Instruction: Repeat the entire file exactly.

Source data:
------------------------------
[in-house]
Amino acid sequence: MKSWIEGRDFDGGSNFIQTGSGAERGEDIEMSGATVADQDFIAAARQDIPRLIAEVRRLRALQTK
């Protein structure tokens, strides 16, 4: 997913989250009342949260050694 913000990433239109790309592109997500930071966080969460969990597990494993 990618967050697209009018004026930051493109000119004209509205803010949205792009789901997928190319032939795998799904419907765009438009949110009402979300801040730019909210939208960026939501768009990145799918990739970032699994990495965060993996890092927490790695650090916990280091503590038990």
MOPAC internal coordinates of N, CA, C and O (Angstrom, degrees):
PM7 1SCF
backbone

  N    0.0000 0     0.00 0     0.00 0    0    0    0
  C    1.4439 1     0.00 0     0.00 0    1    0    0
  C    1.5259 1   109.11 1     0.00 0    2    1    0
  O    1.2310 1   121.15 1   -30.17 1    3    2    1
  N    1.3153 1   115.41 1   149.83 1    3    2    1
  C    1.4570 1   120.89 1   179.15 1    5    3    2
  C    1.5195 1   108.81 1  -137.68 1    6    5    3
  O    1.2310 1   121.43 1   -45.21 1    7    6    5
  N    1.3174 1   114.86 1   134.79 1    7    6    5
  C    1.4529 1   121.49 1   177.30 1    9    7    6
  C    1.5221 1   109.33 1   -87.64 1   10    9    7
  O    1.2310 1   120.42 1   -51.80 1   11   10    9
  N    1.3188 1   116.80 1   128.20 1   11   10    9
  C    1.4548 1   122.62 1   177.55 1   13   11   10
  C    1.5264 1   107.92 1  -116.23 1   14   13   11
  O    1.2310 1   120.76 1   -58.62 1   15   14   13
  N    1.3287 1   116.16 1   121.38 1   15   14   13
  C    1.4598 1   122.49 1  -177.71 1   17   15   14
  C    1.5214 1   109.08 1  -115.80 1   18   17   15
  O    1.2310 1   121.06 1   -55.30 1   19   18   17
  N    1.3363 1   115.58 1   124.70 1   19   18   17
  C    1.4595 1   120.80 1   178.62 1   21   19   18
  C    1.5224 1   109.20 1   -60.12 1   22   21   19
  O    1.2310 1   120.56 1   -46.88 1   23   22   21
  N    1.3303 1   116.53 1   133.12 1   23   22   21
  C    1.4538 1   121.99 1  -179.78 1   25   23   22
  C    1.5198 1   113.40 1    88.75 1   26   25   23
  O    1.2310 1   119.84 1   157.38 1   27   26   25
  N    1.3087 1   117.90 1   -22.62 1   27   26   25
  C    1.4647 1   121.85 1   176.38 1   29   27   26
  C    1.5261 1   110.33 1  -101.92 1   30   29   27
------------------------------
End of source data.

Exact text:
[in-house]
Amino acid sequence: MKSWIEGRDFDGGSNFIQTGSGAERGEDIEMSGATVADQDFIAAARQDIPRLIAEVRRLRALQTK
């Protein structure tokens, strides 16, 4: 997913989250009342949260050694 913000990433239109790309592109997500930071966080969460969990597990494993 990618967050697209009018004026930051493109000119004209509205803010949205792009789901997928190319032939795998799904419907765009438009949110009402979300801040730019909210939208960026939501768009990145799918990739970032699994990495965060993996890092927490790695650090916990280091503590038990």
MOPAC internal coordinates of N, CA, C and O (Angstrom, degrees):
PM7 1SCF
backbone

  N    0.0000 0     0.00 0     0.00 0    0    0    0
  C    1.4439 1     0.00 0     0.00 0    1    0    0
  C    1.5259 1   109.11 1     0.00 0    2    1    0
  O    1.2310 1   121.15 1   -30.17 1    3    2    1
  N    1.3153 1   115.41 1   149.83 1    3    2    1
  C    1.4570 1   120.89 1   179.15 1    5    3    2
  C    1.5195 1   108.81 1  -137.68 1    6    5    3
  O    1.2310 1   121.43 1   -45.21 1    7    6    5
  N    1.3174 1   114.86 1   134.79 1    7    6    5
  C    1.4529 1   121.49 1   177.30 1    9    7    6
  C    1.5221 1   109.33 1   -87.64 1   10    9    7
  O    1.2310 1   120.42 1   -51.80 1   11   10    9
  N    1.3188 1   116.80 1   128.20 1   11   10    9
  C    1.4548 1   122.62 1   177.55 1   13   11   10
  C    1.5264 1   107.92 1  -116.23 1   14   13   11
  O    1.2310 1   120.76 1   -58.62 1   15   14   13
  N    1.3287 1   116.16 1   121.38 1   15   14   13
  C    1.4598 1   122.49 1  -177.71 1   17   15   14
  C    1.5214 1   109.08 1  -115.80 1   18   17   15
  O    1.2310 1   121.06 1   -55.30 1   19   18   17
  N    1.3363 1   115.58 1   124.70 1   19   18   17
  C    1.4595 1   120.80 1   178.62 1   21   19   18
  C    1.5224 1   109.20 1   -60.12 1   22   21   19
  O    1.2310 1   120.56 1   -46.88 1   23   22   21
  N    1.3303 1   116.53 1   133.12 1   23   22   21
  C    1.4538 1   121.99 1  -179.78 1   25   23   22
  C    1.5198 1   113.40 1    88.75 1   26   25   23
  O    1.2310 1   119.84 1   157.38 1   27   26   25
  N    1.3087 1   117.90 1   -22.62 1   27   26   25
  C    1.4647 1   121.85 1   176.38 1   29   27   26
  C    1.5261 1   110.33 1  -101.92 1   30   29   27